As hospital grows, will wetlands shrink?
Both Helen Ellis and a developer have plans for land surrounding the hospital, but some wetlands would be lost.
By ELENA LESLEY, Times Staff Writer
Published August 24, 2007
TARPON SPRINGS - Officials from Helen Ellis Memorial Hospital are asking the city to give a developer permission to build on land surrounding their site, even though it would encroach on nearby wetlands.
But those who saw a presentation about the project this week weren't overly concerned with local fauna.
"I don't want rabbits and squirrels standing in the way of a hospital providing care I might need someday," planning and zoning board member Tod Eckhouse told the City Commission Tuesday night.
Mayor Beverley Billiris had a similar reaction to plans outlined by developer A.G. Armstrong and representatives from the hospital at a commission meeting. She said the community's medical needs trump ecological concerns.
With the approval of Helen Ellis administrators, A.G. Armstrong plans to build a medical office building, parking garage, residential units - 20 percent of which would be designated workforce housing - and retail center anchored by a Sweetbay Supermarket.
The developer hopes to buy about 10 acres of property from the city for the project. Some of that land is now leased by the hospital.
A.G. Armstrong already owns about 7 acres, said Jerry Touchton, marketing manager for the hospital.
The developer had been hoping to build on that land for some time when the company learned Helen Ellis was also interested in construction, said hospital CEO Don Evans. For years, the hospital has needed a medical office building, he said.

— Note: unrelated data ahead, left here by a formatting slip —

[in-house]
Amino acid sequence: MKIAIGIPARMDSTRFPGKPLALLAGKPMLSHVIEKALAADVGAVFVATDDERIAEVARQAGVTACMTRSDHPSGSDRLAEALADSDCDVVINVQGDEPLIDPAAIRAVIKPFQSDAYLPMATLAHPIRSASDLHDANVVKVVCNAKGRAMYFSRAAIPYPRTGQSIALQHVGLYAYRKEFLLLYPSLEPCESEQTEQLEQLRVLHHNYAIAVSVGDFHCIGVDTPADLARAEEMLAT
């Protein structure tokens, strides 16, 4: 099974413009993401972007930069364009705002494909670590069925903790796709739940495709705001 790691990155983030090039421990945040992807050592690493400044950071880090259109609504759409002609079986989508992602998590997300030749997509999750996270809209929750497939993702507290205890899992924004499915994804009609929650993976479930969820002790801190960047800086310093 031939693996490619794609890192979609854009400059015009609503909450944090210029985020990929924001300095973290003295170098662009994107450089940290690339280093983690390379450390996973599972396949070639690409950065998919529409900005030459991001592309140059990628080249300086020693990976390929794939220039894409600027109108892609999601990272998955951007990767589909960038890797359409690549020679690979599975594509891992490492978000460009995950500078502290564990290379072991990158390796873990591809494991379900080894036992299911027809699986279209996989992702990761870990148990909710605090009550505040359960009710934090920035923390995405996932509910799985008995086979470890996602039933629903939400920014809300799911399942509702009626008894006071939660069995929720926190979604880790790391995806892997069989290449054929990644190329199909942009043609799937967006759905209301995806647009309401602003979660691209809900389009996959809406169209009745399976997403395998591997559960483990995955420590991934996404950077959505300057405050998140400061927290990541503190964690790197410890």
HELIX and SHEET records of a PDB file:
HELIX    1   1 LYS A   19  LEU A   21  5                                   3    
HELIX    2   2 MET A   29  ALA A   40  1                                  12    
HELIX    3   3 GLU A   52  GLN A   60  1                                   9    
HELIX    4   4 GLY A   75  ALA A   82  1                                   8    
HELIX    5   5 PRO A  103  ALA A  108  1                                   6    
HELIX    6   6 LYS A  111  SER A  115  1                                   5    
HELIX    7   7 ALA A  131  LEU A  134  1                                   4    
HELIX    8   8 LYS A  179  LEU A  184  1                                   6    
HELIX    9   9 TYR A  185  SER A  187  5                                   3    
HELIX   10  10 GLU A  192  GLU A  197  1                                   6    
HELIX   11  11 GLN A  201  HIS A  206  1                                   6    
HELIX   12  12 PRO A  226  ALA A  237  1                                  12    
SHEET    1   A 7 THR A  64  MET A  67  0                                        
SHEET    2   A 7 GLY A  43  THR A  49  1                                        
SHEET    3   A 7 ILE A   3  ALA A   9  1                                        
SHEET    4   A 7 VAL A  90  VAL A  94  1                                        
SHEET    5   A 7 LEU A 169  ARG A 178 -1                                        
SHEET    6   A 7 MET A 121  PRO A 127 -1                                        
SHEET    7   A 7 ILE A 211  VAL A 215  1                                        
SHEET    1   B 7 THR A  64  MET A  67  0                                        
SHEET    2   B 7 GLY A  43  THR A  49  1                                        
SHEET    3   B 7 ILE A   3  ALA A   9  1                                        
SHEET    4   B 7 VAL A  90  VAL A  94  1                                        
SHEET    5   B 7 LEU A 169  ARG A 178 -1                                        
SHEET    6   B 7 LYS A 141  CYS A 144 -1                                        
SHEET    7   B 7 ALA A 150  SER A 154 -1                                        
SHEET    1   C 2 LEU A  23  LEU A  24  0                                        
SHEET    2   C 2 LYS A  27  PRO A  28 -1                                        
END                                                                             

Without it, the hospital has had trouble retaining many high-quality physicians and medical specialists, Touchton said. Some doctors even refer Tarpon Springs patients to hospitals farther away because those facilities have adjacent office space.
Evans said the medical office building may be built in three phases and would offer covered walkways connecting the building, garage and hospital.
But to accommodate the development, builders will have to usurp about 8 acres of wetland, Evans said. AG Armstrong plans to mitigate the encroachment using property in Hernando County.
Representatives from the company will begin discussions with city staff before going before the commission again. But some city leaders have already voiced their approval for the development.
"This is the largest project the city has ever had," said Billiris, who added she hoped it could be completed within two years. "We're very pleased to have it coming before the city."
Elena Lesley can be reached at email@example.com or 727 445-4167.